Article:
I was thinking about putting together a paper writing guide for the lab. Just thinking formally about how I write a paper was a useful exercise. I have lots of ideas on how to deconstruct this process and I started to make a giant list, but one thing I found that sort of encapsulated much of the advice was building a narrative. Let me demonstrate. Below I’ve written a nonsensical summary of a paper.
Title: D+G is the mechanism for how A works.
Summary: Here’s some background on what we’re studying and why it’s important. This is the state of the field/what we know so far. What’s critical, unknown and the question we wanted to ask is A. We figured out the answer by doing clever experiment B and found C. We did multiple orthogonal experiments that confirm that C is indeed true. We think C being true means that the most likely explanation for what is going on biologically is D. There are some alternative explanations for what C implies if not D, but we ruled those out. If D is true, it would predict E and F. We tested E and F and found they are also true but the results are a little unexpected, suggesting that what’s really happening is D+G. D+G would predict that H is true. We tested H and it is indeed true. All our data point to D+G as the mechanism for how A works, finally answering this open question in the field.
My feeling is that many people when starting to write a paper for the first time, can’t see the forest for the trees. It’s easy to get stuck in the details when day to day, you’re thinking at the level of troubleshooting individual experiments. Writing a narrative of the paper will serve as the North star for your paper writing process. The above is just a stupid example and can vary wildly. When starting a paper, you should know A, have key result C in hand and interpret it to have a proposed idea for D. In my opinion, you don’t really need much else to begin. When writing this narrative, it will become painfully obvious that if you want to make your argument, you’re missing some pieces. That will help you decide which key experiments to add. This is why you shouldn’t wait until you think you’re done collecting data to write a paper. You’ll also notice that I didn’t write the title until I finished the narrative (I never would have known what letters to include!). Again, this highlights the point that you don’t really know what your story is until you go through the iterative process of adding data to round out the narrative.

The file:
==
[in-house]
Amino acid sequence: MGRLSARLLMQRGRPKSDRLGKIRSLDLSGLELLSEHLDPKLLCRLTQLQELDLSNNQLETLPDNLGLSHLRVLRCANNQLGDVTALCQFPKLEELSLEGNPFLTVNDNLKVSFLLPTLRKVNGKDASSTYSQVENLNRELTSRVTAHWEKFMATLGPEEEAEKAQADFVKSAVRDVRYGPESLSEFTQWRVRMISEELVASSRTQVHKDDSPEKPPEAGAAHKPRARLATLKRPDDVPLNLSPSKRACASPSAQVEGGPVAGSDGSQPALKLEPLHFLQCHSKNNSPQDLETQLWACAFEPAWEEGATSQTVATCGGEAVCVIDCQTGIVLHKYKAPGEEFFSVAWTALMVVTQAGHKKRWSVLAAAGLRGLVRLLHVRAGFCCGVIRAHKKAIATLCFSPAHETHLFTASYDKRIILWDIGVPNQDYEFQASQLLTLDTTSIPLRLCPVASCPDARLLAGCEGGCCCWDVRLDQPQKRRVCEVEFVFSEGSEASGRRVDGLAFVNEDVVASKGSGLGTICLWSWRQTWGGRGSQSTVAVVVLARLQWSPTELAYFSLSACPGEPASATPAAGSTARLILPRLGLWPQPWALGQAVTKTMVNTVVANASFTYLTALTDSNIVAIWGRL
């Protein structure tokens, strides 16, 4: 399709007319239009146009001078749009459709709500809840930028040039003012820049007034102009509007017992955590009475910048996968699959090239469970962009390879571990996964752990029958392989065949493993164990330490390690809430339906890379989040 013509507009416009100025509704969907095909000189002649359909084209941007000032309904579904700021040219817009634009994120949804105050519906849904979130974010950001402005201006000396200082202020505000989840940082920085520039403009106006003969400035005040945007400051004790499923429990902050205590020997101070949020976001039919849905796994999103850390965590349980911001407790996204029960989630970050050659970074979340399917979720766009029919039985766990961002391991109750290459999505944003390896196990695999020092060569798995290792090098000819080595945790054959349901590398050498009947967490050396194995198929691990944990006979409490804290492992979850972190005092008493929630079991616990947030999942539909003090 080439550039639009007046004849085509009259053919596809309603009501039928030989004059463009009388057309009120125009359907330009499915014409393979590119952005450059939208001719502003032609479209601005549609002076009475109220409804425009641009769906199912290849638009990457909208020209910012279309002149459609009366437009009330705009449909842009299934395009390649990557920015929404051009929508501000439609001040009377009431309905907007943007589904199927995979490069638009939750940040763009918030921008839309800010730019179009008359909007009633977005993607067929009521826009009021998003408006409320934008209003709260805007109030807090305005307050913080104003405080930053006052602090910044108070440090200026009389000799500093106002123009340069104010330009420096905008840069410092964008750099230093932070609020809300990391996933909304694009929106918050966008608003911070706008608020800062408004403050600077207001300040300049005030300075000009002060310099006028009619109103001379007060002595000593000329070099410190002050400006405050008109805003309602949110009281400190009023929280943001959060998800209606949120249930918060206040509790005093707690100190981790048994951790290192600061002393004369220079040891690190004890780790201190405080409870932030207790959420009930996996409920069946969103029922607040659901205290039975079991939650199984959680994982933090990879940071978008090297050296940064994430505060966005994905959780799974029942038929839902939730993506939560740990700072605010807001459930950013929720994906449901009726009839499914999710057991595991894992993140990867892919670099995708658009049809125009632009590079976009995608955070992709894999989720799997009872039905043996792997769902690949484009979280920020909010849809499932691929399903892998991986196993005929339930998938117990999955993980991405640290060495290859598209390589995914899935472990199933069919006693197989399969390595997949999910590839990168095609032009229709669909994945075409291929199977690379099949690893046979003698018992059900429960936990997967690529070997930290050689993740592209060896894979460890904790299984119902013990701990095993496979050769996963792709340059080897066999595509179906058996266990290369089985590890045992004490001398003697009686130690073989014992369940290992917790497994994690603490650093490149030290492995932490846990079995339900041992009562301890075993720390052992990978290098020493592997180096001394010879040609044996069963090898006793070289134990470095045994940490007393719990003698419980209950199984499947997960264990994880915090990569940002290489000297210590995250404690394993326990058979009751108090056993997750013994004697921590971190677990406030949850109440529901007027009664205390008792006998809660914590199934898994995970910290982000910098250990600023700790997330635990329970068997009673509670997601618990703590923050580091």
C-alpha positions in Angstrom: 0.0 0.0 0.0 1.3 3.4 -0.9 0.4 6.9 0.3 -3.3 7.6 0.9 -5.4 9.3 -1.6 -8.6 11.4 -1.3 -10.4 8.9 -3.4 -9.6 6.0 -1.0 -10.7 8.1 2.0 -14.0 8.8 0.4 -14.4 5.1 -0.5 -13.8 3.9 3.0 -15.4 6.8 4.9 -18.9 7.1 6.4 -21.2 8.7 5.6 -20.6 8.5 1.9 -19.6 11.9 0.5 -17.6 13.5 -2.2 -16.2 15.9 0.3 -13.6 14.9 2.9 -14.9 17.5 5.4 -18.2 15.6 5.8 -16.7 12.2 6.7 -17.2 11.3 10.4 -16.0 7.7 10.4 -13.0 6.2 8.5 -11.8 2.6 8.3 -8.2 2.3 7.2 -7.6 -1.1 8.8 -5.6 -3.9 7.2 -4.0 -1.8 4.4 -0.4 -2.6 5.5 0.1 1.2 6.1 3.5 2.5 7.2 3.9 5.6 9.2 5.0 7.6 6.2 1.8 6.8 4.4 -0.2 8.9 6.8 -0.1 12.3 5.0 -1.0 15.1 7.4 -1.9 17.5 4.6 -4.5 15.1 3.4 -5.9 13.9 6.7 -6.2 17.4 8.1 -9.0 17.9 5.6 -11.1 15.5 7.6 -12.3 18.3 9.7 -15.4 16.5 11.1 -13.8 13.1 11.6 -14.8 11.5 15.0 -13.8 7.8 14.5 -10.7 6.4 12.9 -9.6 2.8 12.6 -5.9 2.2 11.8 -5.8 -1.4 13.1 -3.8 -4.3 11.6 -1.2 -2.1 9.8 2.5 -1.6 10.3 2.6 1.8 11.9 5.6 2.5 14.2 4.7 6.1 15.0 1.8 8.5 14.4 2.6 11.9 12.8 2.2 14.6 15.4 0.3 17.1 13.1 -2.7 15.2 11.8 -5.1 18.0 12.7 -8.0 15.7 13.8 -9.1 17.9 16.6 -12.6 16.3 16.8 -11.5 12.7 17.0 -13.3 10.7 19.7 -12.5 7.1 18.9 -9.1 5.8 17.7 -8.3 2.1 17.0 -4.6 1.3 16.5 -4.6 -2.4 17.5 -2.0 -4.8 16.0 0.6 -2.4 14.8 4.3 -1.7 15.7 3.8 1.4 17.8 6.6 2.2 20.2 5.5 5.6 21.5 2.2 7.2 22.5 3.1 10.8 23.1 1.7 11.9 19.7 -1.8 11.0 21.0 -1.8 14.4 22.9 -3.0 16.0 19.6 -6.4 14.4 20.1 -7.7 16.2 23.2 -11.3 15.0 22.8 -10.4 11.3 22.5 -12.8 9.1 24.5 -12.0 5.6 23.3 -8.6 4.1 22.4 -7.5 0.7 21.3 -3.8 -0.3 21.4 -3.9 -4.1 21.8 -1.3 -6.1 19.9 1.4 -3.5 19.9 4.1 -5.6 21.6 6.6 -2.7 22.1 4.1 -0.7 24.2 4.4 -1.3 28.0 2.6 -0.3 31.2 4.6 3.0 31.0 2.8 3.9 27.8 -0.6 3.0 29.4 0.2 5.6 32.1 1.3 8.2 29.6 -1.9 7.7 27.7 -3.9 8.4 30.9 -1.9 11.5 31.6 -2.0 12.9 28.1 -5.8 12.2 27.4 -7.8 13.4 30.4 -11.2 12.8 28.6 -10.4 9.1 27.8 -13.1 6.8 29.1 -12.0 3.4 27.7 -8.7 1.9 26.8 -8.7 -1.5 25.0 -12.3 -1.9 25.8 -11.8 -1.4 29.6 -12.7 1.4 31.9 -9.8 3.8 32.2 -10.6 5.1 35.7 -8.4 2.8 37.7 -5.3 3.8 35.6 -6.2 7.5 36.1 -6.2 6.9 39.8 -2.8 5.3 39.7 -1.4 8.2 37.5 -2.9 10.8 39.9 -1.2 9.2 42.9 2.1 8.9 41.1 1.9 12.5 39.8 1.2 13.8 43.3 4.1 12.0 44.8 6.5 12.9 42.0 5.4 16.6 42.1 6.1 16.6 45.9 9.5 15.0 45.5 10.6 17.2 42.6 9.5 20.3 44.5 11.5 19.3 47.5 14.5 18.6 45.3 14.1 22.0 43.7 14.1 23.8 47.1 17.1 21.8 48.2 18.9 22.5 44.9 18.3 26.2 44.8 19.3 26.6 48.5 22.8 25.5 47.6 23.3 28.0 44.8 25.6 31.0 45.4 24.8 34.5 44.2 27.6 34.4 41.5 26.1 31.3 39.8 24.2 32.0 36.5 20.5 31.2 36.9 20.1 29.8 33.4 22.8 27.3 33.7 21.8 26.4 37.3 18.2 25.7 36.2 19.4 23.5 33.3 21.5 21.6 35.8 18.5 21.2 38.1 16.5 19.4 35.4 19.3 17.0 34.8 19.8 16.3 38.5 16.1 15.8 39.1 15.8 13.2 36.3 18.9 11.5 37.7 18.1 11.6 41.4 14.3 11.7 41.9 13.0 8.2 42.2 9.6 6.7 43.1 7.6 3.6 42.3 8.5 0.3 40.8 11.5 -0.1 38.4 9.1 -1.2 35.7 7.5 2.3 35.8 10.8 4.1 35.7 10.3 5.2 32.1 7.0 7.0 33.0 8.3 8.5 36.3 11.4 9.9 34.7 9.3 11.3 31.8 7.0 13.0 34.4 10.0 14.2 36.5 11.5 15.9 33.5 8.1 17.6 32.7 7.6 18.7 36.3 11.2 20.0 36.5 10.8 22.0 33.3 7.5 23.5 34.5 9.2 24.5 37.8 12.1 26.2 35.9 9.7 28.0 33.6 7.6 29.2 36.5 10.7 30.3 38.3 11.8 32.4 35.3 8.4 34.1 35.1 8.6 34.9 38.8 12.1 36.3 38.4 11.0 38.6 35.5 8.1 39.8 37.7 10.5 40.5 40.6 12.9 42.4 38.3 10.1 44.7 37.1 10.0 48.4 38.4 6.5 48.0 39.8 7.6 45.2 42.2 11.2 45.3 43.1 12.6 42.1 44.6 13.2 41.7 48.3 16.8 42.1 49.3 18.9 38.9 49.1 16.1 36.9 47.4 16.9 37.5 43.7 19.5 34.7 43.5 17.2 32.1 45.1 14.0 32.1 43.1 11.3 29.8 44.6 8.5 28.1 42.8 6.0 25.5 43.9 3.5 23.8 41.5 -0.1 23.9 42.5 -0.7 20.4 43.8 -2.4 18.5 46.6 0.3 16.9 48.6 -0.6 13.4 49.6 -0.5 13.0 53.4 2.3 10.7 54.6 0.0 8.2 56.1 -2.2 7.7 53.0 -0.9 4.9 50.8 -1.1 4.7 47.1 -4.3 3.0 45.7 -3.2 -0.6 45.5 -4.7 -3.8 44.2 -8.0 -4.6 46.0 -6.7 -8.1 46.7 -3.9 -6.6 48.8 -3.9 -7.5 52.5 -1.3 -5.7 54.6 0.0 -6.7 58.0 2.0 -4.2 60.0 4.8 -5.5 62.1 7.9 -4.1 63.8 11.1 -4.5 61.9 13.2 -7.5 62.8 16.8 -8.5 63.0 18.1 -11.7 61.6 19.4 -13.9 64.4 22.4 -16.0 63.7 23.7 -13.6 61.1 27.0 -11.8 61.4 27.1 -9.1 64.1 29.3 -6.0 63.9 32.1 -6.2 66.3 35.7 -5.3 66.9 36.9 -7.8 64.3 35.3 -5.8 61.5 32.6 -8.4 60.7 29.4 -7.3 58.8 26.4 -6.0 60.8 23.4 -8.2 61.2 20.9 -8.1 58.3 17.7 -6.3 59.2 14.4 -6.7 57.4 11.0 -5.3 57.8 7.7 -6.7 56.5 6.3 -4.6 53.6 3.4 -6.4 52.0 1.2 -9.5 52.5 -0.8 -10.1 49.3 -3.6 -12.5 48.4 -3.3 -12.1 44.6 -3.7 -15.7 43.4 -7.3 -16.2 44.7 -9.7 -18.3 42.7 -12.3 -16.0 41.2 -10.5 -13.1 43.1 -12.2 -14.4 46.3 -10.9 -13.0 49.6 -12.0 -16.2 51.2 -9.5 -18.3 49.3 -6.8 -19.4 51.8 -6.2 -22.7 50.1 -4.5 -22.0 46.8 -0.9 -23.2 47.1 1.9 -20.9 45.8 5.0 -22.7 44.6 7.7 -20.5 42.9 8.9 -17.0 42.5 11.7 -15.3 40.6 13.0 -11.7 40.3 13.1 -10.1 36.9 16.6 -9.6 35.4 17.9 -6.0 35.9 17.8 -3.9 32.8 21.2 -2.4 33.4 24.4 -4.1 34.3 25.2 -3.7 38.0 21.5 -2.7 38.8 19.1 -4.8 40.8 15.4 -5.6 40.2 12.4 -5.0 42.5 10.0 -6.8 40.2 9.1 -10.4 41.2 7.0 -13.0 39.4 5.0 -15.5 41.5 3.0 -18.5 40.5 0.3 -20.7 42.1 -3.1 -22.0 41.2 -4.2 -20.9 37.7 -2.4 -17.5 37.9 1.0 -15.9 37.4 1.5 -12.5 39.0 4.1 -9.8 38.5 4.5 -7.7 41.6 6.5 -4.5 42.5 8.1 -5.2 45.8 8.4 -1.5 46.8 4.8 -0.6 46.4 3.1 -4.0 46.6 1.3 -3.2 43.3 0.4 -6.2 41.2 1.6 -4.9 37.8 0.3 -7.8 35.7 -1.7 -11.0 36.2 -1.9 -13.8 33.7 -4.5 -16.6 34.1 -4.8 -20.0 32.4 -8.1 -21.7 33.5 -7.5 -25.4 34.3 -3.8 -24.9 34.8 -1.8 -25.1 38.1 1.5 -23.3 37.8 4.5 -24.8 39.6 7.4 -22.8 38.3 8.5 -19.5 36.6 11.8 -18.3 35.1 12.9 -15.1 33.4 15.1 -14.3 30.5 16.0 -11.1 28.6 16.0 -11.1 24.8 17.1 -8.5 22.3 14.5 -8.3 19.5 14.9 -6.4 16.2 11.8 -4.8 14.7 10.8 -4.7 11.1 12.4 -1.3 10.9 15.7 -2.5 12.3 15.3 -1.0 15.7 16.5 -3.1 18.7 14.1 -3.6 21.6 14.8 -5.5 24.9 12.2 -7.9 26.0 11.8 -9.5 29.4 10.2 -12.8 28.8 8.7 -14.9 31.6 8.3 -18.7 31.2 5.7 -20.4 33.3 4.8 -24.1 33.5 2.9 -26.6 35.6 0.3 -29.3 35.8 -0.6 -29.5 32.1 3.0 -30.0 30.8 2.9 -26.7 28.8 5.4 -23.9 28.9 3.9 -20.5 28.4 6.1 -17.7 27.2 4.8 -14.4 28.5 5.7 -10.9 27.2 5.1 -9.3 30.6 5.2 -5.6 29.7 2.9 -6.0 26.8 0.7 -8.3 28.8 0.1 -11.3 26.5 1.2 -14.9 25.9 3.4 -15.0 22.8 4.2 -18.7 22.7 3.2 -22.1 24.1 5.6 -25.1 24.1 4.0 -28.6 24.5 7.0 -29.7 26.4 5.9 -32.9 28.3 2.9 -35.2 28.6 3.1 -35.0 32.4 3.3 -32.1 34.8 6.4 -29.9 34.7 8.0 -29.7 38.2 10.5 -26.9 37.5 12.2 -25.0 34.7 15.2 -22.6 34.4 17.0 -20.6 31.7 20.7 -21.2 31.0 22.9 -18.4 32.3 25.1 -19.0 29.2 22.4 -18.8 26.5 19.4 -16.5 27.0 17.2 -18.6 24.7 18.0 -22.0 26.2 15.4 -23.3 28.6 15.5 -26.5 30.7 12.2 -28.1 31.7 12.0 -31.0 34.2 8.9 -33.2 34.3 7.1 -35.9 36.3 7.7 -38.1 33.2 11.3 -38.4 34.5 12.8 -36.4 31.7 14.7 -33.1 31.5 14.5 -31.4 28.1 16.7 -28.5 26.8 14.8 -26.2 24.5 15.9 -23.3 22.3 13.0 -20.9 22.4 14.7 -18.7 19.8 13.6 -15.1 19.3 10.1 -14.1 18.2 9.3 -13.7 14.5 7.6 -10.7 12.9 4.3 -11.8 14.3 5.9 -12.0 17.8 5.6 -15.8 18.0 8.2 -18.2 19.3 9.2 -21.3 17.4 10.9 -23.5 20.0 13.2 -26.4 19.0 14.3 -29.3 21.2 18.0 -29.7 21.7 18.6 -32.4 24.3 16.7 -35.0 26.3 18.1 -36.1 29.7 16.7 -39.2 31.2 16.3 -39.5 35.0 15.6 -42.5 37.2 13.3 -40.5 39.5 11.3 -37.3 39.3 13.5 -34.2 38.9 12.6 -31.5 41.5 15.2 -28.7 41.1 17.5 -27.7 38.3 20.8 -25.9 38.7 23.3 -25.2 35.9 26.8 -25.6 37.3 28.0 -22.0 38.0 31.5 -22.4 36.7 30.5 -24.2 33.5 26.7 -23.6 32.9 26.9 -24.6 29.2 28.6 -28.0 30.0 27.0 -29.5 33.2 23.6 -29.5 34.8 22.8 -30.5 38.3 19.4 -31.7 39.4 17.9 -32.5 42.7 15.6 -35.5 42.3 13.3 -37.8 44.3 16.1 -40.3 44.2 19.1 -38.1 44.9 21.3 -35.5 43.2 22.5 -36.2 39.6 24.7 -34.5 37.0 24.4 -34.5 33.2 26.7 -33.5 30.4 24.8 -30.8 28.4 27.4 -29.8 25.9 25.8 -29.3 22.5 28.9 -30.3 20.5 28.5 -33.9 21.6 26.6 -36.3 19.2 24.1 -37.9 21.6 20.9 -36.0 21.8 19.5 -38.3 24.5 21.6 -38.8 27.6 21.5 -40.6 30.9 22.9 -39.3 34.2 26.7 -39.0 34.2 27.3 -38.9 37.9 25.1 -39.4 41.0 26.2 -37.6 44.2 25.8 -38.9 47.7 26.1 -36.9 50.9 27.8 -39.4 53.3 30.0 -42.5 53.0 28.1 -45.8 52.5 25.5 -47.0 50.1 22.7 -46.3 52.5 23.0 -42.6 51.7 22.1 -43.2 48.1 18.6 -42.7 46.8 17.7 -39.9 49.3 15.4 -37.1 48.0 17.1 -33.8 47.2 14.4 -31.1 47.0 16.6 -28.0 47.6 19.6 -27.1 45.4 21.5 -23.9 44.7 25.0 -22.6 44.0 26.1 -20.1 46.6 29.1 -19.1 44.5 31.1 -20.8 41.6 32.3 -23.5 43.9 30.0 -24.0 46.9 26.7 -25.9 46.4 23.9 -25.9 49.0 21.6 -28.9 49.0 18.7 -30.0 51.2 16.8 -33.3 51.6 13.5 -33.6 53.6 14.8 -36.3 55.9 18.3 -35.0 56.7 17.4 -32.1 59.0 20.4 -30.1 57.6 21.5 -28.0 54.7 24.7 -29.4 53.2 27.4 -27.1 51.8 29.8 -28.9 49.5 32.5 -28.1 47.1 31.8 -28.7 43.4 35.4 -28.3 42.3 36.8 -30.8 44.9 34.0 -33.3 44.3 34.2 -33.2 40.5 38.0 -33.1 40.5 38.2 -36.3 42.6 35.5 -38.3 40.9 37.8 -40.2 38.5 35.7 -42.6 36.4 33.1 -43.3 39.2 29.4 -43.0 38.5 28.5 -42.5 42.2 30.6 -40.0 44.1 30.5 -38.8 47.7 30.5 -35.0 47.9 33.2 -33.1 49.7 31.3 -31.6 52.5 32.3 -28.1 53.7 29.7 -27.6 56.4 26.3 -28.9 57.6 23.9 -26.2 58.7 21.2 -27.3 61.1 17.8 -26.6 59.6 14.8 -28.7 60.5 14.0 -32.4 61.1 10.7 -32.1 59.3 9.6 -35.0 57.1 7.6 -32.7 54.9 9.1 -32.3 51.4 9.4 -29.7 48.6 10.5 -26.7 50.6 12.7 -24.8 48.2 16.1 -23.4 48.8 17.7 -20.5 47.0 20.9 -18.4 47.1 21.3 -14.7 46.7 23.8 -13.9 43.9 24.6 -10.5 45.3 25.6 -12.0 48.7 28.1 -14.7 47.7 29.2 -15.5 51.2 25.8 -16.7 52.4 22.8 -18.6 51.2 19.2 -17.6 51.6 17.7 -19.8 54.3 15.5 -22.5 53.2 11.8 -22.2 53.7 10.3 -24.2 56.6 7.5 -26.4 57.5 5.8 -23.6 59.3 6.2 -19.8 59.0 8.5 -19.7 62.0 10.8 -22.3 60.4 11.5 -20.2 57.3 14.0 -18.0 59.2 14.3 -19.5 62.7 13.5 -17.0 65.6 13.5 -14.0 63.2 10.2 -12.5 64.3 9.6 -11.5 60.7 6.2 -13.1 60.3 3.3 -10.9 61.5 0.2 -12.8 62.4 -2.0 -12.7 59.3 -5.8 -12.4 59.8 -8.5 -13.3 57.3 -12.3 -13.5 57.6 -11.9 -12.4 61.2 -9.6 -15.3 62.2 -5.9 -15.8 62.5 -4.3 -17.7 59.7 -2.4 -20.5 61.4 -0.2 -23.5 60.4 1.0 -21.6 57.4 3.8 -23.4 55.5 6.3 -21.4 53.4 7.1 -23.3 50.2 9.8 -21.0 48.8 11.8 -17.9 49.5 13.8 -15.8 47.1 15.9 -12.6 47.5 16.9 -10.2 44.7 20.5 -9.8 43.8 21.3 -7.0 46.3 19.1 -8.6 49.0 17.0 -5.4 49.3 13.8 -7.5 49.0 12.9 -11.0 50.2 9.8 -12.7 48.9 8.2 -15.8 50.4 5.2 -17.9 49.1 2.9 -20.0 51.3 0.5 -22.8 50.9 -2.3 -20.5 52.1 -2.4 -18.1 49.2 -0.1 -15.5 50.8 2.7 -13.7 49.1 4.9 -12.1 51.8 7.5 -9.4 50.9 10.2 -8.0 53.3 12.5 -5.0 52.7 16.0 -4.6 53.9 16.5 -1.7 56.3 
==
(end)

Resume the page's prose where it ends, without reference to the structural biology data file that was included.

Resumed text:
If you force yourself to build a narrative early and keep revising it, you should eventually get to the finish line on your paper.